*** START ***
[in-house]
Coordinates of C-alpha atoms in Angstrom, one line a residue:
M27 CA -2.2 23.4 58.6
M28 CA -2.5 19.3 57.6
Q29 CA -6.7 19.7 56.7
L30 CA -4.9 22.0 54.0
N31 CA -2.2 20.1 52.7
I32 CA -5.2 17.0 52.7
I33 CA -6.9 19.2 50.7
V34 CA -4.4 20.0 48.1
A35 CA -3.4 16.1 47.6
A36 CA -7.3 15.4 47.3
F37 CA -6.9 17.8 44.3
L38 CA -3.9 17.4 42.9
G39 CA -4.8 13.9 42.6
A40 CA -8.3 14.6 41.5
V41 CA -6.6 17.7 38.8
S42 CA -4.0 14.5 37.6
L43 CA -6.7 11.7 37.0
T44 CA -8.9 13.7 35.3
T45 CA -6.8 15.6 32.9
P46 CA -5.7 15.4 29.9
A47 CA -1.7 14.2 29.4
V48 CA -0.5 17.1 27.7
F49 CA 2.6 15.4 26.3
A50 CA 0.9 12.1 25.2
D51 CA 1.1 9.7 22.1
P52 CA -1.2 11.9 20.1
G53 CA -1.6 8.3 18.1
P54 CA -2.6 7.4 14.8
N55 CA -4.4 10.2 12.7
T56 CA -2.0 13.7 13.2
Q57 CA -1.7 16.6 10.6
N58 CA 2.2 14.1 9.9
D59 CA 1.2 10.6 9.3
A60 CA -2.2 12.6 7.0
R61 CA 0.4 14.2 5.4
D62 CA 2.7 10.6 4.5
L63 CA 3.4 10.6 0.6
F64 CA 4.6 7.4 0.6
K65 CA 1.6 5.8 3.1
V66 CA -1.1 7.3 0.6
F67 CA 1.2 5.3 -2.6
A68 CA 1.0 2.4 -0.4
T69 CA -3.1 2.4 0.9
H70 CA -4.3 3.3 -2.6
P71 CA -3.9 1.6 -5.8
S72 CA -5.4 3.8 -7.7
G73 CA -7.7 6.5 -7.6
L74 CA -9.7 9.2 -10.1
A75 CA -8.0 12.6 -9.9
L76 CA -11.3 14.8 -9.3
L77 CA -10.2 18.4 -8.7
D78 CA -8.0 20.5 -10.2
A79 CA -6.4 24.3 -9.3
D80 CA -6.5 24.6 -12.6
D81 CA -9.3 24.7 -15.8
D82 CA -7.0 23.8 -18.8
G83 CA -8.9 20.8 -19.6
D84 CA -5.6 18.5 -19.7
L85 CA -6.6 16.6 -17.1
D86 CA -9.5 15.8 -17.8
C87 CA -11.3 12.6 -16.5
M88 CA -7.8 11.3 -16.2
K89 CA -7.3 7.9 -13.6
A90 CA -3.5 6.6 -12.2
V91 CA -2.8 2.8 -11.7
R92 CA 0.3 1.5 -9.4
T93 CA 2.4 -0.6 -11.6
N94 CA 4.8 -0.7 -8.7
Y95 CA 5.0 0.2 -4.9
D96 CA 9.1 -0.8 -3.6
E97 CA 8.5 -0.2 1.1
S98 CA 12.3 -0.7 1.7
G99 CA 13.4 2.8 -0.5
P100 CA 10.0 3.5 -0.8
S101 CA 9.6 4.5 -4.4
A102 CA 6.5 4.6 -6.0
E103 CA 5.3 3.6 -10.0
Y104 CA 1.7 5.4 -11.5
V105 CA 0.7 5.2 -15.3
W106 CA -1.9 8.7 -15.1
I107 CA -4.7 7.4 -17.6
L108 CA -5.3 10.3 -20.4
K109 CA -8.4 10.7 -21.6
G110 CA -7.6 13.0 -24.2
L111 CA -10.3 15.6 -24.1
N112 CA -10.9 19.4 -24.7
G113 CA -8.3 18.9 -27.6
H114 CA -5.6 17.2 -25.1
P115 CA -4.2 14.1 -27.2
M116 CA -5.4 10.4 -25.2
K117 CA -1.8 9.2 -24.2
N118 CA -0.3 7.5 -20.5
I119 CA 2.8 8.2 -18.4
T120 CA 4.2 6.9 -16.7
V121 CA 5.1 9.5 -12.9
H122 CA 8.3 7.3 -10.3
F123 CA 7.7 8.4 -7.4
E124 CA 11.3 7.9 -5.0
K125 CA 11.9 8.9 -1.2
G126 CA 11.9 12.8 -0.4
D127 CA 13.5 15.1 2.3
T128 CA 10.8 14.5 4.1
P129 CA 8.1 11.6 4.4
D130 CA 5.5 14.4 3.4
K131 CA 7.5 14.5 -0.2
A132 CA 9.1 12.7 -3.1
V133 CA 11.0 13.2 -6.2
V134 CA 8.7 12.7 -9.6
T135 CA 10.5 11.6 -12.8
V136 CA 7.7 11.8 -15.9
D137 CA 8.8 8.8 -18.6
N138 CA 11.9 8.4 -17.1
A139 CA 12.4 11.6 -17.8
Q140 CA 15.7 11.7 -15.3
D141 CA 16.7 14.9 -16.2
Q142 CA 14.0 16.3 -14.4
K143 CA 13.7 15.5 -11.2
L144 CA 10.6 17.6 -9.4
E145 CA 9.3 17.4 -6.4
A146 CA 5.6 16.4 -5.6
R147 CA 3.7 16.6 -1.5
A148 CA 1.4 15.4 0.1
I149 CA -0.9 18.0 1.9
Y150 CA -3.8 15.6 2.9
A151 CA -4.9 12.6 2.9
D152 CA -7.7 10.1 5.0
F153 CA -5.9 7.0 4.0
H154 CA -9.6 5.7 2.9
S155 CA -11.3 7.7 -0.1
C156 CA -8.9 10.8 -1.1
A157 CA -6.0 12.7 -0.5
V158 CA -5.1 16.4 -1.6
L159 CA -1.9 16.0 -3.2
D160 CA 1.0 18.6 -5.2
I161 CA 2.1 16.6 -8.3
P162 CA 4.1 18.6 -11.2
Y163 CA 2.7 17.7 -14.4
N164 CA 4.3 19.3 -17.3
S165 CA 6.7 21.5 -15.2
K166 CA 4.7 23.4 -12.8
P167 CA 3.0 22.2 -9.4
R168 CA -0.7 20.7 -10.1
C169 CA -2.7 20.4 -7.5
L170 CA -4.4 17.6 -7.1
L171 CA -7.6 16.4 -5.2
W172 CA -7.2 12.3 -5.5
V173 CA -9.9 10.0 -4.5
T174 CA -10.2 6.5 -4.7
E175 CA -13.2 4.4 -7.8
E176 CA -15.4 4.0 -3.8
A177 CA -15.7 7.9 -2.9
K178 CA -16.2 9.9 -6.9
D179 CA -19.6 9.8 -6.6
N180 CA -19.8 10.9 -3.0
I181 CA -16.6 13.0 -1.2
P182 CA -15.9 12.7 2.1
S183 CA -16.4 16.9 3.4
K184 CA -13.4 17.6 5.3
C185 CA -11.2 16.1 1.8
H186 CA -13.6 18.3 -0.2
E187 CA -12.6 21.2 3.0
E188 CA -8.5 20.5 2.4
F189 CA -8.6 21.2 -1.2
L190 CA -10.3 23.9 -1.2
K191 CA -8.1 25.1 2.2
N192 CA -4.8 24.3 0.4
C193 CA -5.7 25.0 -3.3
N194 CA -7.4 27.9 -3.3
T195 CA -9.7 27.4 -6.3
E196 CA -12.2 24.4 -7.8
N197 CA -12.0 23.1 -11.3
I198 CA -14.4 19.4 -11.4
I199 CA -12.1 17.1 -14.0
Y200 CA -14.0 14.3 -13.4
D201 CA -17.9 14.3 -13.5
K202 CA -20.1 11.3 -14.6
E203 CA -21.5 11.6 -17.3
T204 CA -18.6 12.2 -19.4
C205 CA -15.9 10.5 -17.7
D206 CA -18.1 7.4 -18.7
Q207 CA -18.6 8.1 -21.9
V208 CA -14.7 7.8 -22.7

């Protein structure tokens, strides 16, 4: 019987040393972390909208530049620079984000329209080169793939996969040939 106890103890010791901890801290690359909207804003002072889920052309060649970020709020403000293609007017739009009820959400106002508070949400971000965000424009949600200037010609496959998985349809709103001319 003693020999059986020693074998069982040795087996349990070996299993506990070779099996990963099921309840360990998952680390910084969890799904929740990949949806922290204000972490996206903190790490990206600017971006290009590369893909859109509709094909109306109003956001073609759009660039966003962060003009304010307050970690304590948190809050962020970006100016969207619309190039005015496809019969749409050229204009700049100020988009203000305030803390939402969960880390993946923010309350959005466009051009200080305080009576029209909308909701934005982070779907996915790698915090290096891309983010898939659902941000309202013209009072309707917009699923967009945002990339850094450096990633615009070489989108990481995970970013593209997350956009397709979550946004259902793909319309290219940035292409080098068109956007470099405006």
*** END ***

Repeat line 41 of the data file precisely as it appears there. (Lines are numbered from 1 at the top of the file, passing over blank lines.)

K65 CA 1.6 5.8 3.1